He's got MS! Seize him!


Another day, another story of a crackdown on a desperate medical marijuna smoker. This time it's in Vermont and the victim is MS sufferer Shayne Higgins.

Higgins is one of 29 Vermonters registered with the Department of Public Safety to legally consume cannabis under the state's medical marijuana law, which took effect in October 2004. But unlike other medical marijuana patients, Higgins isn't allowed to consume cannabis in his own home. Starr Farm's administrators have told him that they could lose their Medicaid certification and federal funding if they allow him to possess or use a drug the U.S. government considers illegal.

Last summer, a Starr Farm staff member found a marijuana cigarette in Higgins' belongings and called the police. Although he had a Marijuana Registry ID card, the Burlington officer confiscated the joint; no charges were filed. Since then, the nursing home's administrator has told Higgins that he may not keep marijuana in his private room or smoke it anywhere on the grounds.

I have a solution. Shayne Higgins for Congress!

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  1. I think that’s the saddest story I’ve ever read. Or at least in a long awhile.

  2. Some days I can’t even begin to fathom the outright cruelty of people, and the fuckheads who are in charge of this country. I should have gotten used to it after Waco and Ruby Ridge. But every new story like this just makes me more horribly depressed. I’m going to go get really drunk.

  3. What a shitty position to put the staffers in.

  4. Get DRUNK? This is a 4:19 (got a minute?) moment if there ever was one.

    History has a case study on this matter. A re-reading of the 18th and 21st Ammendments might be in order here.

  5. Or the Ninth…

  6. A case study? History is rife with them.

    No government in the history of the world has successfully shut down a black market by interdicting supply.

  7. Has any gov’t in the history of the world ever successfully shut down a black market by any means?

  8. Has any gov’t in the history of the world ever successfully shut down a black market by any means?

    The US government did a pretty good job of ending the black market in booze by ending Prohibition. So there’s one way to shut down a black market (hint, hint). 😉

  9. Get DRUNK?

    Sure, Pi Guy. You wouldn’t want to break the law now, would you? Because it would be absolutely devastating to society for you to put a non-toxic substance with mild psychoactive effects into your system. You might run over a little girl, or put a fist in your mouth, or run from junkyard dogs or fry eggs or something. We can’t have that!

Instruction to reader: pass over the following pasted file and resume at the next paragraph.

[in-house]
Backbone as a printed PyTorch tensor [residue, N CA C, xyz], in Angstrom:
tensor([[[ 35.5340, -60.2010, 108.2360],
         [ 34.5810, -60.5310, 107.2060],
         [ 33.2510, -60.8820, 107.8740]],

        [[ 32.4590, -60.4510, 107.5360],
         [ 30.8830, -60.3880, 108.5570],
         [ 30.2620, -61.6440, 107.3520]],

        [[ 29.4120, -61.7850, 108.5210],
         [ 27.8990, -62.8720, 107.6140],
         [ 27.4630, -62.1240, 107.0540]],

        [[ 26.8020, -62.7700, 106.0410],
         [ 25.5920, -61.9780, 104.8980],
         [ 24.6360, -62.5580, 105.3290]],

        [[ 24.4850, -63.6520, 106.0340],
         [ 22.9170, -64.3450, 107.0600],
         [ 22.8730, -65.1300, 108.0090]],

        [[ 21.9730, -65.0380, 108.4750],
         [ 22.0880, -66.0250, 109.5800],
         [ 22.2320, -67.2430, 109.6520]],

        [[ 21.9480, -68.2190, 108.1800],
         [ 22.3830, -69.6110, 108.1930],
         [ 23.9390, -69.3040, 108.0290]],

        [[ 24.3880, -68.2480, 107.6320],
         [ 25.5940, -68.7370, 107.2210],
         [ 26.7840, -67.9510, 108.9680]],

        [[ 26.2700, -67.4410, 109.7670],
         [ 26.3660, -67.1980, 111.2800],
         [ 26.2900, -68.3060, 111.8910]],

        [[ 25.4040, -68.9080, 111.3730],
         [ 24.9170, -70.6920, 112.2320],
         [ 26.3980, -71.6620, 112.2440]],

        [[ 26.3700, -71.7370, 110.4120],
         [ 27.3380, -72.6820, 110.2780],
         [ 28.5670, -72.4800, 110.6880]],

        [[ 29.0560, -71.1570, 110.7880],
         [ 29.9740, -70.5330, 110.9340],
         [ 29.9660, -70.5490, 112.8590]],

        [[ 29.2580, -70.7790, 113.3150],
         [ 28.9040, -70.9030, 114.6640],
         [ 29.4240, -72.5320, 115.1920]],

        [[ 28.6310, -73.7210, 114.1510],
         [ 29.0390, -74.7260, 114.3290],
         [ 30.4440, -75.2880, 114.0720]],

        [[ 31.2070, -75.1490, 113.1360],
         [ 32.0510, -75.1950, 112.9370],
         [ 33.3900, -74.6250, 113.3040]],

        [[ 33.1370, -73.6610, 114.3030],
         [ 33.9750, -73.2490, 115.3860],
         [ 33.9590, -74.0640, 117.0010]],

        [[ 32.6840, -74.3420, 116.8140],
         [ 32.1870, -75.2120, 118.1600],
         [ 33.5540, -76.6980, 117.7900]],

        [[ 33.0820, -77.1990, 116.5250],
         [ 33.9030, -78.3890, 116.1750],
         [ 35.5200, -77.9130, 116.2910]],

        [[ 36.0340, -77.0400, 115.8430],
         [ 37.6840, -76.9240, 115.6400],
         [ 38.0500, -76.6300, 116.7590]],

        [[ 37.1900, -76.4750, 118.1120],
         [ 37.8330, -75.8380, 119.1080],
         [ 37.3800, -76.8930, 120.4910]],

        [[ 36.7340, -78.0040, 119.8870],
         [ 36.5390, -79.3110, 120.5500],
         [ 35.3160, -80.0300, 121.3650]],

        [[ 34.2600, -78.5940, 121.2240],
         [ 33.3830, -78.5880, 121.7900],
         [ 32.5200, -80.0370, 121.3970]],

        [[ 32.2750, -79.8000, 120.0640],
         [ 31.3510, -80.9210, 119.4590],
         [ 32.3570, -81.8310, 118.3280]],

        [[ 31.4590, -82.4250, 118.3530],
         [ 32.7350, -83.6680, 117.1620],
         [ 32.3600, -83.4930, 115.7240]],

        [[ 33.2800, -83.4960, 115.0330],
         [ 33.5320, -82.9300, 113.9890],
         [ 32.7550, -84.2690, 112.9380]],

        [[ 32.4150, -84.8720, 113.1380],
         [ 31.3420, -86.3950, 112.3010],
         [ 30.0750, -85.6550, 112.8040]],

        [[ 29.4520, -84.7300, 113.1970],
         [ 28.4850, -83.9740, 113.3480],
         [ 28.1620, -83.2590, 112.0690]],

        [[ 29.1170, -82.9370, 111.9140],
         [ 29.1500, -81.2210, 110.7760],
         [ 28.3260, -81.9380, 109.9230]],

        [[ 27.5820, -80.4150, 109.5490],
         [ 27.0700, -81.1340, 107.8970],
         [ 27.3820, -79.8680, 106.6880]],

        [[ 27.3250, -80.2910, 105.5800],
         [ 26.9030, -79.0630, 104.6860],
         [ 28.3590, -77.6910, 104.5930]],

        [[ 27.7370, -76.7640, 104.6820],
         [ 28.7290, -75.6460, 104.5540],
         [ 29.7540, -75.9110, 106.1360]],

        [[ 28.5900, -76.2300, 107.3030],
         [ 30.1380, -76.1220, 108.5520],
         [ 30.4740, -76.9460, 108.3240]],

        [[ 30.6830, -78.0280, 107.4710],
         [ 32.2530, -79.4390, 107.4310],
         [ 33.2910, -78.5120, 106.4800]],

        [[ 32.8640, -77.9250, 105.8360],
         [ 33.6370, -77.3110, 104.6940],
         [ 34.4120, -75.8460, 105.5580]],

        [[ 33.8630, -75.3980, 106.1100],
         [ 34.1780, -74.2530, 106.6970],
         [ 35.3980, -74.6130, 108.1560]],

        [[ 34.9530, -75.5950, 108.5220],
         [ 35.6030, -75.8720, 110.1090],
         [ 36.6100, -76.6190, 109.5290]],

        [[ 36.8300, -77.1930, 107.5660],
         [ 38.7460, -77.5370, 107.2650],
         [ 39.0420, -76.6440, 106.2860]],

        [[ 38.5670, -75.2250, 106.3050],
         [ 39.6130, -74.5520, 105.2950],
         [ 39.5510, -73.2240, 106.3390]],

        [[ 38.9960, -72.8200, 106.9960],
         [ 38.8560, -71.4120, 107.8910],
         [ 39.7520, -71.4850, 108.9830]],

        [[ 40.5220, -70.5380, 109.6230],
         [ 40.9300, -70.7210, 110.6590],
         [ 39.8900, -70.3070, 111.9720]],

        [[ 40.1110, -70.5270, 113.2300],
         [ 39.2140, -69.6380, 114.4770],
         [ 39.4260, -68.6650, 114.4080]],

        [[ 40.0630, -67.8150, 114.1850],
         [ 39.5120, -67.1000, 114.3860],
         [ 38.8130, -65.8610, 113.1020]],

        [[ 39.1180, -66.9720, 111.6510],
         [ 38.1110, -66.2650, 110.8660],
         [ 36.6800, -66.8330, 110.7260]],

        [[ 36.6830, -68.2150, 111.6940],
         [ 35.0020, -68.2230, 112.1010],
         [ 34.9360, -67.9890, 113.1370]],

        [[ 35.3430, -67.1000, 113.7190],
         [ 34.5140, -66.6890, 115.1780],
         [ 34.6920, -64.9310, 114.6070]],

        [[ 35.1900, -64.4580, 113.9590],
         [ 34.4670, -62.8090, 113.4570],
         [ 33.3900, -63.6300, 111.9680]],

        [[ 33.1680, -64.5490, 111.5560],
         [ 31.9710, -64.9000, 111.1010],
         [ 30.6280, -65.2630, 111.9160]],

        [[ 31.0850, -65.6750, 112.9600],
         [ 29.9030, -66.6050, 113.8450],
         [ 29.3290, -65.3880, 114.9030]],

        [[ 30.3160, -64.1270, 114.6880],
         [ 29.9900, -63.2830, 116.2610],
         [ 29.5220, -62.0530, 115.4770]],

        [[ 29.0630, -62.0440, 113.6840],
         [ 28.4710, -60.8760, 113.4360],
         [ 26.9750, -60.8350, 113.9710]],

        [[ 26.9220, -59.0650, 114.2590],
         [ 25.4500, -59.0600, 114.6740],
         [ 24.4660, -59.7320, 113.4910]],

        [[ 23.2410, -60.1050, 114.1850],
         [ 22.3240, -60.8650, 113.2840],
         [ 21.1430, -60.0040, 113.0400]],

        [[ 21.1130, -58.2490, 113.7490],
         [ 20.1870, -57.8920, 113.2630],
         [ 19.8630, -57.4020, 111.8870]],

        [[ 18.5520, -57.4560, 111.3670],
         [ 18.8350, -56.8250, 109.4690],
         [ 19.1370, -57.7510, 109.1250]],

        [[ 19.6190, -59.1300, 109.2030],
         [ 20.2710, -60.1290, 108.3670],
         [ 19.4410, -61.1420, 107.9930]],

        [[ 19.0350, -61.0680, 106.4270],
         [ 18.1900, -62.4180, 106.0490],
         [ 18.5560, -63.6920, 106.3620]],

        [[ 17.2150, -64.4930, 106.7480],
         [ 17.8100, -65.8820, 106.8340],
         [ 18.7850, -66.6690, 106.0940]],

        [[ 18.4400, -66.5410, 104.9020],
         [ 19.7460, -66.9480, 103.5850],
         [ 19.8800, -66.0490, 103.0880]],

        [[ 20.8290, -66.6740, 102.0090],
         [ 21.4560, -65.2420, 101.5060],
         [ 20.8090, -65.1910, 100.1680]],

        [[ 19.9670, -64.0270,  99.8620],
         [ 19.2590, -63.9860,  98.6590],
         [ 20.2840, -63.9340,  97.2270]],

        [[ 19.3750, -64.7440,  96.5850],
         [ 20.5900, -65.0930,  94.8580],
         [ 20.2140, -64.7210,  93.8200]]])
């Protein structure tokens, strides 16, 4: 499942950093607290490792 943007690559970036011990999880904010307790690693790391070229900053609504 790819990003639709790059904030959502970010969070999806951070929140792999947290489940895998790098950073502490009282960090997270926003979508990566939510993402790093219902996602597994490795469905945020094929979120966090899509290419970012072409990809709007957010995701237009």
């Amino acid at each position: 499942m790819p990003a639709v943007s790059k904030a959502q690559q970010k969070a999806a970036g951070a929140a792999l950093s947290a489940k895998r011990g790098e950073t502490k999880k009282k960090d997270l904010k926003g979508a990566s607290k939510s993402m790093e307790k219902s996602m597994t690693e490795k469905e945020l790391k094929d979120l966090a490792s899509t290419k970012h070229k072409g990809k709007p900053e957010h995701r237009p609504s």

Jamie, give me an hour or so (EST). I’ll be joining you.

  10. Well, SP, I dunno about “non-toxic.” But then, most useful materials humans consume have some level of toxicity.

    We may not have established a known level at which harm comes, but that substances alter the function of physiological processes implies that there may be some dosage at which that alteration is harmful.

  11. Last summer, a Starr Farm staff member found a marijuana cigarette in Higgins’ belongings and called the police.

    I can think of one person who needs to be shown the door at Starr Farm, and it ain’t Higgins.

  12. Is anybody else thinking about calling the officer or staffer in question and bitching them out? I mean, even if they continually pass the buck to their supervisors or whatever, somebody will eventually have to deal with several PO’d folks and that might spur them to change their policies or at least start up an ongoing news discussion. From there, it’s a matter of holding onto the editorial pages in the state in question to sway public opinion towards support of medical marijuana.

  13. Clean Hands – It would be almost impossible to ingest enough marijuana for it to kill you. I read of a study done in the 1970’s where they gave a rat 700 doses of hash without it dying. There are very few substances (I can think if) that you could say the same thing about. Water, for example, is not one of them

    I wasn’t able to access the article below, but I believe it’s the same one:

    Clin Toxicol. 1970 Mar;3(1):101-15.
    An analysis of marijuana toxicity.

    Smith DE, Mehl C.

    PMID: 5520383 [PubMed – indexed for MEDLINE]

  14. CH – In re-reading your post, I realized I may have missed your point. I don’t think of “non-toxic” as being synonymous with “harmless”. Even chronic (pun intended) use of small doses will have some negative effect over an extended period of time. Just not nearly as bad as say, alcohol. Or corn syrup.

  15. God dammit, if only we could elect the right people to office.
    (it’s a joke)

  16. It doesn’t matter if marijuana is “toxic” or “harmful” or psychoactive or any other adjective you can think of. If I wanto to intoxicate, harm myself, or become stinkin’ stoned, I outta be able to do that to myself no matter where I live as long as I do not infringe on the rights of others while I do it.